Much has changed since Uber integrated Latin American grocery delivery provider, Cornershop, onto its platform two years ago. Now that U.S. online grocery sales are an $80-billion-dollar category in the U.S., Uber is updating the experience for merchants, customers and couriers who can now pick and pack grocery orders. The rideshare giant calls it “by far our most comprehensive update yet” of its grocery service.

“We are betting in a huge way on grocery,” said Oskar Hjertonsson, global head of grocery at Uber and co-founder and CEO of Cornershop, during an online product unveiling. “With our massive global brand, our 100 million plus active user base and logistics network, along with our product and engineering muscles, I think we’re in a great position to build a great grocery business in the U.S. and around the globe.”

Starting next week in select cities and rolling out across the U.S. throughout the rest of this summer, Uber is introducing a new in-app ordering experience that doesn’t rely on web view integration, which Hjertonsson said was done when the company wanted to quickly integrated Cornershop grocery delivery onto the Uber Eats platform.

The new ordering experience is faster, more visually pleasing, and will also make shopping for groceries on Uber Eats more convenient, and more reliable—while adding new-to-the-platform features for shoppers.

Therese Lim, Uber’s senior director of grocery and new verticals product team, said closed store shopping means users can now buy their groceries even if a given store is closed. Then, consumers can schedule a time slot for delivery, whether that’s the first available window once the store opens or another time that’s more convenient.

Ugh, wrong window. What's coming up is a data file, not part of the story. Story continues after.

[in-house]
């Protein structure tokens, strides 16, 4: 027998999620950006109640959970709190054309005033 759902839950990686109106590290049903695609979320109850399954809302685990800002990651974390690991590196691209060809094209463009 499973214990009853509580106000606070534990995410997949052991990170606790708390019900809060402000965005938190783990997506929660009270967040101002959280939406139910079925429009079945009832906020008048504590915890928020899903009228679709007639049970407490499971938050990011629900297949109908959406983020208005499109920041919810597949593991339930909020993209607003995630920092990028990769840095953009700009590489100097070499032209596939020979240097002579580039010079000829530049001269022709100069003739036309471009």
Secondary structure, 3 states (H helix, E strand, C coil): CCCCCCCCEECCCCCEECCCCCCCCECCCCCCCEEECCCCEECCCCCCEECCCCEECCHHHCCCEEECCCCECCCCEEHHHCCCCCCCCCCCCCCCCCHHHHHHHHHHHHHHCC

Lim said consumer feedback showed this to be a huge priority for users, which she said makes sense since only being able to grocery shop when stores are open is unlike nearly every other online shopping category.

Customer support that’s available at any hour is also being included, along with live order tracking that allows customers to follow their picker’s progress throughout the store, with the ability to chat or offer feedback and approval for recommended suggestions.

For couriers that elect to pick grocery orders in addition to driving deliveries, barcode scanning will help ensure order accuracy, so customers are getting the exact right cereal, as one example. If a specific product is out of stock, customers can proactively provide the courier with their next preferred item, another response to consumer feedback.

Grocery merchants will now be able to offer more products for sale that are priced by weight. Calling this a “very foundational feature”, Lim said this would include things like steaks or boxes of cherries that are priced by weight inside grocery stores. This is a benefit to merchants, she said, because it will allow an easy expansion of SKUs that can be listed on the Uber Eats platform.

Citing a number of relatives who are immunocompromised or elderly, Lim said these updates were “personally really meaningful” to her life.

“My experience over the past years has started to make me question and ask why…the paradigms we’re stuck with in terms of being able to shop for groceries always involve a constraint instead of a possibility,” she added.

These new features do not include the ability for customers to pick up online orders themselves, but Lim said “we’re actively looking at all types of opportunities” including self-pickup.

During a Q&A session, a reporter asked about the impact of inflation and higher food prices on online grocery demand. Hjertonsson said “the Cornershop business is having more of a flattish moment,” noting that the size of the grocery opportunity remains one of the biggest items in the consumer share wallet.

“We feel pretty good about unlocking this new use case with our existing consumer and new user base,” he said. “We consider this a very large business opportunity.”